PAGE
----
Editor's Note: In every athletes' life comes a moment that flips his/her career around. A solitary slice of inspiration, a date with destiny, an important result, a wise word, the proverbial turning point may arrive in any shape or form and end up defining the said athlete. In Turning Point, Firstpost's latest weekly series, we look at some such moments.
In the past two decades, Viren Rasquinha has courted fame by playing for India at big-ticket events like the Athens Olympics and Hockey World Cups; made headlines by retiring from the sport at the age of 28 to study management, and then played a role in many of India's Olympic medals as the CEO of Olympic Gold Quest.
But Rasquinha's life could have turned out much differently had it not been for a Junior National Championship 21 years ago, a tournament Rasquinha calls the turning point of his career.
The year was 1999 and Rasquinha had been chosen to captain the Mumbai hockey team for the 30th edition of the Junior Hockey Nationals in Bangalore. Facing strong teams like Karnataka and Punjab & Sind Bank in the quarters and semis, the underrated Mumbai team belied expectations and powered into the final for the first time in 24 years.
"We exceeded expectations in that tournament. We were not expected to progress beyond the quarter-finals. The Karnataka team, which we played in the quarters, had players like Arjun Halappa. Since the tournament was being played in Bangalore, they were also the home side and firm favourites against us. No one expected Mumbai to beat them," Rasquinha tells Firstpost.
But beat them Mumbai did. And then they pulled off another minor miracle against a very strong Punjab & Sind team.
Clarence Lobo, who back then was a selector for the Mumbai junior team, watched the match from the stands. Despite 21 years having passed, Lobo's memories of the match are remarkably sharp.
"Bombay were trailing in that game, but they produced a remarkable turnaround! They played fantastic hockey in that match. With only their brains (they beat Punjab & Sind Bank)! That was what Bombay hockey teams were known for: once we had the upper hand in a game, finish! They will deprive the opponents of the ball the whole match. That's what happened in that semi-final. Once they wrested back the lead, they started holding the ball," says Lobo.
The Mumbai fairytale, though, was cut short by the Air India academy squad, which had four players from the senior India squad like Deepak Thakur, Prabhjot Singh, Devesh Chauhan, and Anurag Raghuvanshi.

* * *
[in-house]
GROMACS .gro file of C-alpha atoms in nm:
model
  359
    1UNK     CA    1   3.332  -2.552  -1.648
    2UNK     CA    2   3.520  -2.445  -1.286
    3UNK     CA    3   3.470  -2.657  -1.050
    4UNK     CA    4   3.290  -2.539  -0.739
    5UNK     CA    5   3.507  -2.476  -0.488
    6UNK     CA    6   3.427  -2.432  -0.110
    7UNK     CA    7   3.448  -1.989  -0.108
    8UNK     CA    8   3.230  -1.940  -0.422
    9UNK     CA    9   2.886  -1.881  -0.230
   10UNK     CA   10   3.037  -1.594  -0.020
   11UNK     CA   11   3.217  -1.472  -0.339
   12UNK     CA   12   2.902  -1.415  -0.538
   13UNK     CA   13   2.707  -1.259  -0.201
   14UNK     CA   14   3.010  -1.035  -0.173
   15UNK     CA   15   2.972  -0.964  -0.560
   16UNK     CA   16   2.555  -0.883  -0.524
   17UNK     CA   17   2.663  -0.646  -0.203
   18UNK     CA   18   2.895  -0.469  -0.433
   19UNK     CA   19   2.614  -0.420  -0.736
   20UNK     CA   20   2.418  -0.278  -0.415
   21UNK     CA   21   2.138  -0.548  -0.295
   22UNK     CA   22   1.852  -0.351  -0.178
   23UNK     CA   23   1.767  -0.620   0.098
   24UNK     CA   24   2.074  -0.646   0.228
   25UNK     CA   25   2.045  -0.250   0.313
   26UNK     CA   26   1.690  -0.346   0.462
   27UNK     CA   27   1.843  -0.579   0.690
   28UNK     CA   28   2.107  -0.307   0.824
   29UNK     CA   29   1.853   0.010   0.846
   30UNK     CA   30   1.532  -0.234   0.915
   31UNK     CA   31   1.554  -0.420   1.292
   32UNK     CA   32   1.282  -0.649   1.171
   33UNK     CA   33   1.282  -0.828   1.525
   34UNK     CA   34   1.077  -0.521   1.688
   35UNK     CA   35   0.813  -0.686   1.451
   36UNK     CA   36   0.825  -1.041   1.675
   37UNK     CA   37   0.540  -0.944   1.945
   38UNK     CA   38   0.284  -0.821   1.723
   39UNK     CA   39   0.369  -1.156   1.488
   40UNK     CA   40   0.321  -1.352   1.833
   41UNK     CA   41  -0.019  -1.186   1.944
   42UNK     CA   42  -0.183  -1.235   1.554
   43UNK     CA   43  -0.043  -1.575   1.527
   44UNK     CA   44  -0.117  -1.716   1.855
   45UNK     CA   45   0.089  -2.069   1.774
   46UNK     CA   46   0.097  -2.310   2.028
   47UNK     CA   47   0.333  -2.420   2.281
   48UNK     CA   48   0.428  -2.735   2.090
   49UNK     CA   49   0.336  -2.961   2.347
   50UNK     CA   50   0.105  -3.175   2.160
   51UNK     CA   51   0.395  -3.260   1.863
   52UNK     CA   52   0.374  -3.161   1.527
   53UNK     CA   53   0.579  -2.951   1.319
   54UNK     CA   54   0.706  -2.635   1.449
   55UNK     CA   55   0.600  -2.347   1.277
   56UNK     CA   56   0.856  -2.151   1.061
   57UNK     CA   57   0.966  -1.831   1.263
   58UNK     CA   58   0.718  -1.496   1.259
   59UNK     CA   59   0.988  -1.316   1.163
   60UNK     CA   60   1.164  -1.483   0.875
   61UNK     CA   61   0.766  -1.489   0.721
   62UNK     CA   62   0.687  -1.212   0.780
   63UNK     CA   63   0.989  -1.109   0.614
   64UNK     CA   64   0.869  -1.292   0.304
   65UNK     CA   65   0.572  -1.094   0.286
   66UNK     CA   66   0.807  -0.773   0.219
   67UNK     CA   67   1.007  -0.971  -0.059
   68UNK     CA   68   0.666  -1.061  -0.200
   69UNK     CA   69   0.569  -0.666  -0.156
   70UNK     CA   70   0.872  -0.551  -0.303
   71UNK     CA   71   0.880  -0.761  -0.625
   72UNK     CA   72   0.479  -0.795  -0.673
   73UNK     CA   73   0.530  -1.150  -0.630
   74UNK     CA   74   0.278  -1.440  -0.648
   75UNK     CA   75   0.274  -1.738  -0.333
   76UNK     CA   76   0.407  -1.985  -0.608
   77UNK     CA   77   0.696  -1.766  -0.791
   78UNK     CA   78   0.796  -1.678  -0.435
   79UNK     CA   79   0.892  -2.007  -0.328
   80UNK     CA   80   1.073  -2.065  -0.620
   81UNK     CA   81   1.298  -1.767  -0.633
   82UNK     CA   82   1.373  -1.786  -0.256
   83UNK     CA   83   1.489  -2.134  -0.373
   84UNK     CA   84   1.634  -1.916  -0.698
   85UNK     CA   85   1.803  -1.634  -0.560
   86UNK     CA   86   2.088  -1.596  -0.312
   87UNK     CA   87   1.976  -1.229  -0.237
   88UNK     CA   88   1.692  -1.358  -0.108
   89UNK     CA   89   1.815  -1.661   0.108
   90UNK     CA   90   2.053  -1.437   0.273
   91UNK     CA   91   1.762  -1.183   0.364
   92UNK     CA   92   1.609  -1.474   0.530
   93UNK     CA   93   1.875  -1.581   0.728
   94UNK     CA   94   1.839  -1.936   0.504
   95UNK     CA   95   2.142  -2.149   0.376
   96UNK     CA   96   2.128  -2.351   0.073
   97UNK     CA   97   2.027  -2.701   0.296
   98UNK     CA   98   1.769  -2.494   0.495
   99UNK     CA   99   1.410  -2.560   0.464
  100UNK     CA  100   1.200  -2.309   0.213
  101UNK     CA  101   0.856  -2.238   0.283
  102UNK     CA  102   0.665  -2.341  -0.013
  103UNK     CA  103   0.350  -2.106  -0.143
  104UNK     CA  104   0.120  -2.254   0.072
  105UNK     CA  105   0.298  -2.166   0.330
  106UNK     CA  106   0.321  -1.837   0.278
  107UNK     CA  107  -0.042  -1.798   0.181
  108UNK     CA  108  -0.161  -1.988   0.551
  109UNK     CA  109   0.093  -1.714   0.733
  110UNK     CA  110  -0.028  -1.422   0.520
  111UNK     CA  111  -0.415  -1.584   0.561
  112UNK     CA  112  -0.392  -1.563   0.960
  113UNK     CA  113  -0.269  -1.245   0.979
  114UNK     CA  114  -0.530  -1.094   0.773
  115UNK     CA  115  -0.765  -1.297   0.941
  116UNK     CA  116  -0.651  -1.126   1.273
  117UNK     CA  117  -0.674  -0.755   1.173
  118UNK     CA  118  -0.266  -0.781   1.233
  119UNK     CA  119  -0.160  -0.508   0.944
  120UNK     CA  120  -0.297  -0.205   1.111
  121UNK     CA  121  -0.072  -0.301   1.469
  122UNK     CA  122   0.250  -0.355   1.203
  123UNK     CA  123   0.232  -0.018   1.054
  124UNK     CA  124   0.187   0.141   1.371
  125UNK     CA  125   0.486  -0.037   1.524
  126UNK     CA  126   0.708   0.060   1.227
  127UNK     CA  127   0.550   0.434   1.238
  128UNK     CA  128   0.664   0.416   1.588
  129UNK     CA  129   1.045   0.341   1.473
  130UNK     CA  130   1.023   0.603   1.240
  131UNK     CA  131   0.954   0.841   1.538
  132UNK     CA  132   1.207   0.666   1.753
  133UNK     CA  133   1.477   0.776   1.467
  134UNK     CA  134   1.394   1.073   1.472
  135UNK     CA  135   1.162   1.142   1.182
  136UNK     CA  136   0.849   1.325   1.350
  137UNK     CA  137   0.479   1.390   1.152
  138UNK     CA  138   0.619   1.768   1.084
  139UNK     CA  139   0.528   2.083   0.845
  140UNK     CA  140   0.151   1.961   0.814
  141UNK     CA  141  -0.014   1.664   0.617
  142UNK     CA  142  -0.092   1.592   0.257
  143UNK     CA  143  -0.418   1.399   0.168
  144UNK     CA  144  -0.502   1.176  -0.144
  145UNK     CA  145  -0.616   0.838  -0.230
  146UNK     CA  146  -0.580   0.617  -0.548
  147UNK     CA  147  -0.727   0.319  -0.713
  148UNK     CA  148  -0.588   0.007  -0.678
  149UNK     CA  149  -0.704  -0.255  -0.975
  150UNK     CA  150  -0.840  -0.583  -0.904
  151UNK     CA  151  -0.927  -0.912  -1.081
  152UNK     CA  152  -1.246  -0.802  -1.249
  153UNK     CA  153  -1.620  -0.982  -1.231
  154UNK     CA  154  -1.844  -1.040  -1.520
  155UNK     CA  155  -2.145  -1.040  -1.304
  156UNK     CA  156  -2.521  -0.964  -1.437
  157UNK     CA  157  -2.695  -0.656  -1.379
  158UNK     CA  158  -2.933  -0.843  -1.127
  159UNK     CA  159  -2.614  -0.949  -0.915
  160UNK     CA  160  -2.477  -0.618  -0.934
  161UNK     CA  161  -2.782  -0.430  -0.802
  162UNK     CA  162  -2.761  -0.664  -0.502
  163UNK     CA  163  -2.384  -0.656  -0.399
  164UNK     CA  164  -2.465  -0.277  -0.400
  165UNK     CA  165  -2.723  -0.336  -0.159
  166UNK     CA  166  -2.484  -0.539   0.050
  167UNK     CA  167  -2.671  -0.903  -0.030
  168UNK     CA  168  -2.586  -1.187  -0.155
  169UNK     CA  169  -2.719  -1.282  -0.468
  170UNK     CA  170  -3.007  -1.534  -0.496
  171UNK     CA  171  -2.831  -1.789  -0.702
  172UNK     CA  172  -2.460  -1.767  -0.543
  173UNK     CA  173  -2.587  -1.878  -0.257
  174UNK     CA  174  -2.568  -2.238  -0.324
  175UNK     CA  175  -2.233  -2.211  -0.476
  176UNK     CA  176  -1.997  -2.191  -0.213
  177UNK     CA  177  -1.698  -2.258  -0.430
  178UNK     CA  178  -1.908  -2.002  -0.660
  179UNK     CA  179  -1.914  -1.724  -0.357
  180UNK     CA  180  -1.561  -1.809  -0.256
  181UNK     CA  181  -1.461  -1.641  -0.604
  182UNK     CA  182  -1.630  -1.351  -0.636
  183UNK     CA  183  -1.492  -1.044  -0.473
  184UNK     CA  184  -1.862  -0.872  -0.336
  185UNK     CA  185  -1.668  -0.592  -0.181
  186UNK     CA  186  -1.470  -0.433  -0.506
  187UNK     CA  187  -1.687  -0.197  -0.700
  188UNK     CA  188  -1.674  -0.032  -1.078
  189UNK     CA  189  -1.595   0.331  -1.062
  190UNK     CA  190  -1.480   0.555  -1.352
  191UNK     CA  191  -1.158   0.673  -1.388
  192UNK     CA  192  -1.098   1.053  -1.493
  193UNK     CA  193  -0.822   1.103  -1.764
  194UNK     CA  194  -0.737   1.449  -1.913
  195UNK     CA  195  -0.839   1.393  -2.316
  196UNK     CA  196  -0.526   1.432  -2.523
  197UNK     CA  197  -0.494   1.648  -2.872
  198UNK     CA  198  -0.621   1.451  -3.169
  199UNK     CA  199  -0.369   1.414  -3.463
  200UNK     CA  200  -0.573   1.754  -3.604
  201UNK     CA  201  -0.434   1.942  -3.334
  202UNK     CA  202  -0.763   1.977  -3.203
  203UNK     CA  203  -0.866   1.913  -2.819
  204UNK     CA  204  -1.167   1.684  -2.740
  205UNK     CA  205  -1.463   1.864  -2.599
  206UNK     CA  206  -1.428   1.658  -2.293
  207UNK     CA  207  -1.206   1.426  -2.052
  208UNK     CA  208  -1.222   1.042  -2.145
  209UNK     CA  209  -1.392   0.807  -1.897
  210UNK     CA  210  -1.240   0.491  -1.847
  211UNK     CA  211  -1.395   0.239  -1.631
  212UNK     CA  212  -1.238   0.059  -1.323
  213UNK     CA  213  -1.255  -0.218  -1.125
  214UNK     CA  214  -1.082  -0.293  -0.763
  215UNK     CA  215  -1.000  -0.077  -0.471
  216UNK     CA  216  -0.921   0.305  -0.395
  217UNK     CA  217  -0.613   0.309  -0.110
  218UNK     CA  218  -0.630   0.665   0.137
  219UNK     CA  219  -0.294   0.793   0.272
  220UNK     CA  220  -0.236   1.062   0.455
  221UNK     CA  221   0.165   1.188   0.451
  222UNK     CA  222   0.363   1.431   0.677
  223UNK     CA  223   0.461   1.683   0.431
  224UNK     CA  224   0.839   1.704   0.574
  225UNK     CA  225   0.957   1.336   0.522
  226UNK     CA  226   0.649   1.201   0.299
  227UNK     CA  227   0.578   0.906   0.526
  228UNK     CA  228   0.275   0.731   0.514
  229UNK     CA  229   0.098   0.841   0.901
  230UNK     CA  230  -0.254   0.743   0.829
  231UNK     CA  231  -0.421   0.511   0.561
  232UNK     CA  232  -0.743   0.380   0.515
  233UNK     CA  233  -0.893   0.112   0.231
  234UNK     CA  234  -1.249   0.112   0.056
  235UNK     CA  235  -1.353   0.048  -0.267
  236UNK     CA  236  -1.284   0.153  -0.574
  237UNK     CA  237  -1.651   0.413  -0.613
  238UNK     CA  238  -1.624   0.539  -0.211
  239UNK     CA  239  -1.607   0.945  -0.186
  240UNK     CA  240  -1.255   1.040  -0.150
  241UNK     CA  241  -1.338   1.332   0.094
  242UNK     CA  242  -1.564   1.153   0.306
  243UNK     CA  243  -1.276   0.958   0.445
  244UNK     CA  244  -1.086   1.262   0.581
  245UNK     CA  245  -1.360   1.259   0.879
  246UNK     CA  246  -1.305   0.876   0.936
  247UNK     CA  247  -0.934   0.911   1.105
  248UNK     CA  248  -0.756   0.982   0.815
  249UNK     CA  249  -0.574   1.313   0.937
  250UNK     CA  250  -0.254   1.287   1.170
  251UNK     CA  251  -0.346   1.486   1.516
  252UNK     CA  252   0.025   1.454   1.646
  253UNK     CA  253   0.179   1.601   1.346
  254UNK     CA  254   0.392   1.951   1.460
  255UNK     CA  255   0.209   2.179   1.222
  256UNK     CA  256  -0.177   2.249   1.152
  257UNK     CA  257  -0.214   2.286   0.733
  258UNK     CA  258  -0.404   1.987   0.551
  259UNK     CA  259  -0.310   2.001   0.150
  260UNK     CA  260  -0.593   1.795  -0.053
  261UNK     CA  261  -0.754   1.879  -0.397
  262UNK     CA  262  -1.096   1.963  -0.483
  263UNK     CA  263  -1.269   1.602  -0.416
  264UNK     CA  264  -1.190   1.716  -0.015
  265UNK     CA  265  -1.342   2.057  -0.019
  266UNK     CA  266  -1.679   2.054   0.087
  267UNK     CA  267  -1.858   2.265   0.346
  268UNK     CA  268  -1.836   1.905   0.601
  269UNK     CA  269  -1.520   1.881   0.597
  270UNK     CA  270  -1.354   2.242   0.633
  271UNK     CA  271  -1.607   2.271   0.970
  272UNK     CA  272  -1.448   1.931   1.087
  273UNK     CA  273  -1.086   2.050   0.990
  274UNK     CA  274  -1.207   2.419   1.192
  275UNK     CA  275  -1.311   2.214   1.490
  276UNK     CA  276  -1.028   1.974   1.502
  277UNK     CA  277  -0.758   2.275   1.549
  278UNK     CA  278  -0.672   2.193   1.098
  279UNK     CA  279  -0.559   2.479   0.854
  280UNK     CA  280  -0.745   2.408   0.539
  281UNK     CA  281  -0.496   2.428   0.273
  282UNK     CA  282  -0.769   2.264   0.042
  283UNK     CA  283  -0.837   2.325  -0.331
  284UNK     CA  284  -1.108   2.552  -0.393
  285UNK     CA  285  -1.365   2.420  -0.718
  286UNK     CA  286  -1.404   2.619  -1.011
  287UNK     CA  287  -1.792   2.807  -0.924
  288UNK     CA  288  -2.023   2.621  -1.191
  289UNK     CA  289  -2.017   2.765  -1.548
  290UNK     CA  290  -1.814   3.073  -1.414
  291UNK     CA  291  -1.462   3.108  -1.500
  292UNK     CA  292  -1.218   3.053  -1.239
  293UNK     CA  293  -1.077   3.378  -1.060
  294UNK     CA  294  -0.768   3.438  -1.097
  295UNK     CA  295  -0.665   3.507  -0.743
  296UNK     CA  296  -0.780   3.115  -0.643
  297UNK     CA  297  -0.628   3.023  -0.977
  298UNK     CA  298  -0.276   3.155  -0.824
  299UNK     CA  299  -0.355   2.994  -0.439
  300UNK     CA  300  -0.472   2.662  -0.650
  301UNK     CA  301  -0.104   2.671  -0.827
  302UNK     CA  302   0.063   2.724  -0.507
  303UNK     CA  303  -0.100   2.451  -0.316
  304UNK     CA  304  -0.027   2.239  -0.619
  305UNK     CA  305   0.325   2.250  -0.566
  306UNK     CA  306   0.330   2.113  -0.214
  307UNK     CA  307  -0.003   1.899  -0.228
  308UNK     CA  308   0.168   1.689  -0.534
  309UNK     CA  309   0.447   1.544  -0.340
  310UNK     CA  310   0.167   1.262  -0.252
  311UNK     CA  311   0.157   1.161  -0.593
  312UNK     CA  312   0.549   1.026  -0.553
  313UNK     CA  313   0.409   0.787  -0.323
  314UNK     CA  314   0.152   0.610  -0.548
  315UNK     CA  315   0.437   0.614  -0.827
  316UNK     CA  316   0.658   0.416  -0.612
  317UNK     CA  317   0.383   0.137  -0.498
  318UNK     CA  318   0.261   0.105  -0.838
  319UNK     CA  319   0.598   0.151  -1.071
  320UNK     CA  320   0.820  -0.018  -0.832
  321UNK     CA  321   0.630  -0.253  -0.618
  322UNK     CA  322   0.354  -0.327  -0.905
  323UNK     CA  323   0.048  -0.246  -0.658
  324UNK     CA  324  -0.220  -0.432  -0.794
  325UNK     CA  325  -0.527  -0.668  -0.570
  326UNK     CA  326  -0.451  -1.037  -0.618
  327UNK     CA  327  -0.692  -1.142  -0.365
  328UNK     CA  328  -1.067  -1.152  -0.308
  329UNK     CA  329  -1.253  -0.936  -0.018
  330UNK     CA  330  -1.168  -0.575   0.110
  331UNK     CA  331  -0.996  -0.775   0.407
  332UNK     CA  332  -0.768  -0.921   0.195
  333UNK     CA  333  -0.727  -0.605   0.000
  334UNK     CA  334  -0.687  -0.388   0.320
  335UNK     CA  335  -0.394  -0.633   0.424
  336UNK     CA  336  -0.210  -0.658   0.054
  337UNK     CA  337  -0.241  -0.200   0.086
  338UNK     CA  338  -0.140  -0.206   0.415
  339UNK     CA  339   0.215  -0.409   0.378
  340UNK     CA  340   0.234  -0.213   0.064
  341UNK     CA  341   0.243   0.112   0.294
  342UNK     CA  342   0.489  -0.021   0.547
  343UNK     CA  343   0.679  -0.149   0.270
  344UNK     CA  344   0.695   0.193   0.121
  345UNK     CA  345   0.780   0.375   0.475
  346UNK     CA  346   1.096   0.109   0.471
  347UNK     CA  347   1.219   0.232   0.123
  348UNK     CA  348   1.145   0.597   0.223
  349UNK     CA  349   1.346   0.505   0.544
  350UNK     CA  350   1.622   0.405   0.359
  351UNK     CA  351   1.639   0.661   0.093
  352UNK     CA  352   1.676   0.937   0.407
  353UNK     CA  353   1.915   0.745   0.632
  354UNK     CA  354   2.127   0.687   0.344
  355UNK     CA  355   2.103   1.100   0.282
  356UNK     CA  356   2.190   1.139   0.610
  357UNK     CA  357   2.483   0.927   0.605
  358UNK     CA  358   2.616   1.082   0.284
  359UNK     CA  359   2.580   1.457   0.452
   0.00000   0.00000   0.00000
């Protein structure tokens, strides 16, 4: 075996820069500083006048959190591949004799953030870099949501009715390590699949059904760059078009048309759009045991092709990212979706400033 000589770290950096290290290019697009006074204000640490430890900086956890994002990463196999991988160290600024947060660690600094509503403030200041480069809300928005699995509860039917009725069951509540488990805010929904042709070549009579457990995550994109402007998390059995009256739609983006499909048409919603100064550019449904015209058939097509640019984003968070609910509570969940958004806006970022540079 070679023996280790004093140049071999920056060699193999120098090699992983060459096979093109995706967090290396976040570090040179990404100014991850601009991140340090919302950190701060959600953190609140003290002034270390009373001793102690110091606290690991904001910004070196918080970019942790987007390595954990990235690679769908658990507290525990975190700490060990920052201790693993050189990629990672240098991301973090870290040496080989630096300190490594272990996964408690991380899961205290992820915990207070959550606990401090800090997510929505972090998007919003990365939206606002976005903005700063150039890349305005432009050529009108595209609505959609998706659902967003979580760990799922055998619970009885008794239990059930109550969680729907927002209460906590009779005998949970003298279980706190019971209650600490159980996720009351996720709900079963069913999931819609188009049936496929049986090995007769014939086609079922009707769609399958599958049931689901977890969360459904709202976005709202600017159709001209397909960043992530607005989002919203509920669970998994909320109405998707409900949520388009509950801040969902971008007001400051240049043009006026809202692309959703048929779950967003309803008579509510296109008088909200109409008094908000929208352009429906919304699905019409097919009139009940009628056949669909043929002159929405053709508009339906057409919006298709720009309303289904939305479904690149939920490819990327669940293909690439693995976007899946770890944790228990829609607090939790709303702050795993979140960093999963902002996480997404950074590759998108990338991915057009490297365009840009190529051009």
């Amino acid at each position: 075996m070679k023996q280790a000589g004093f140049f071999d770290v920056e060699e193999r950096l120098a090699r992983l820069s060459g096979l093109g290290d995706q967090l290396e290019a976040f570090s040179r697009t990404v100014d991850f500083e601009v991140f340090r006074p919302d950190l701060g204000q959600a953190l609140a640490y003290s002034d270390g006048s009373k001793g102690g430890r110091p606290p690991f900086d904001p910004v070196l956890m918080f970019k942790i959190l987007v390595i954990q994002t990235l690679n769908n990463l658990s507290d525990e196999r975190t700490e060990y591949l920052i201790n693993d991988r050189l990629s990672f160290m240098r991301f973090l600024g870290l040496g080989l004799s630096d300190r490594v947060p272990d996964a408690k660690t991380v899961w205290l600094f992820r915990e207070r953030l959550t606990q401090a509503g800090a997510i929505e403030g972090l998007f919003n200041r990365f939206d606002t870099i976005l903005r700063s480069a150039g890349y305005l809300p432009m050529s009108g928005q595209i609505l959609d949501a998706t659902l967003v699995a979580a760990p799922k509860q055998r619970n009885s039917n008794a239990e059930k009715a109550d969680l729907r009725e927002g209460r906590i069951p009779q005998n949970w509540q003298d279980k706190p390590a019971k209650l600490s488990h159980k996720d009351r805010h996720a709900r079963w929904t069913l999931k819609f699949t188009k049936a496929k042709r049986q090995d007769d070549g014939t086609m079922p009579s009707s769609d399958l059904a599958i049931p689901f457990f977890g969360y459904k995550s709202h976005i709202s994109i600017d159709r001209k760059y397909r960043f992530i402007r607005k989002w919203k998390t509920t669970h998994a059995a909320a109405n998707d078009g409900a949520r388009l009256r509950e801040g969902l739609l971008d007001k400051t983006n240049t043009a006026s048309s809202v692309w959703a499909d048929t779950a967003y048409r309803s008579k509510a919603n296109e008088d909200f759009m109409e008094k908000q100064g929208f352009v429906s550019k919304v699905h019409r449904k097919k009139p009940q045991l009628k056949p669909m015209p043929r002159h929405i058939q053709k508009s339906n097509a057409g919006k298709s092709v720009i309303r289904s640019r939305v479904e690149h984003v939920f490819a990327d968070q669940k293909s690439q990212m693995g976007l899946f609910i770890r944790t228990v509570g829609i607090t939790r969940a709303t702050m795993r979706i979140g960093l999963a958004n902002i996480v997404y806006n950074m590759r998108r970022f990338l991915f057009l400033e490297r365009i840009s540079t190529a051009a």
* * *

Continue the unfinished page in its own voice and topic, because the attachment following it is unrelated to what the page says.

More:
"Air India were a very strong and established team. The cream of junior talent across the country was at the Air India academy at the time," says Rasquinha. "They were by far the favourites. But we were not really afraid, because we had nothing to lose."
While losing in the final at the Junior Nationals would have been deflating, it did eliminate any doubt Rasquinha had about himself.
"Before that tournament, I wasn't sure if I was good enough to play for India," admits Rasquinha. "I was always good at studies so I wasn't sure that hockey was the way forward for me. I wanted to play hockey, I wanted to give everything¦ But in that tournament, more than proving anything to anyone else, I proved to myself that I could play at that level and I could match up to the best players in the country. That was important."
Rasquinha has never looked back since. Soon after the tournament, he got called into the India junior hockey camp and was part of the India set-up until he retired to pursue further studies in 2008.
"If it was not for that tournament, there was no way I would have caught the eye of the national selectors," says Rasquinha.
Rasquinha's doubts over his calibre to play for India were not shared by his early coaches like Lobo and grassroots hockey coach Marzban Patel (or Bawa, as he is fondly known in Mumbai circles). Both Dronacharya Awardees knew from a young age that Rasquinha was meant for the big stage.
"When Viren was playing for the Bombay Republicans, Bawa would always talk about him each time I would meet him. So I thought I should go watch him play. He was just out of school, but I could tell he was the most intelligent player on the pitch. His basics were strong, and he could read the game very well," says Lobo.
Soon, Rasquinha was playing for the Tata side coached by Lobo.
"No flaws," was Lobo's early assessment upon coaching him. "He was a very intelligent boy. Besides playing hockey, he continued studying. If a player is educated it makes things easy for the coach. He was a coach's player, he would do whatever the coach asked of him rather than whatever he wanted to do. He had great leadership qualities and was very disciplined.
"More importantly, he could speak and the confidence level he had was at a different level. Youngsters playing the sport should look up to him," says Lobo.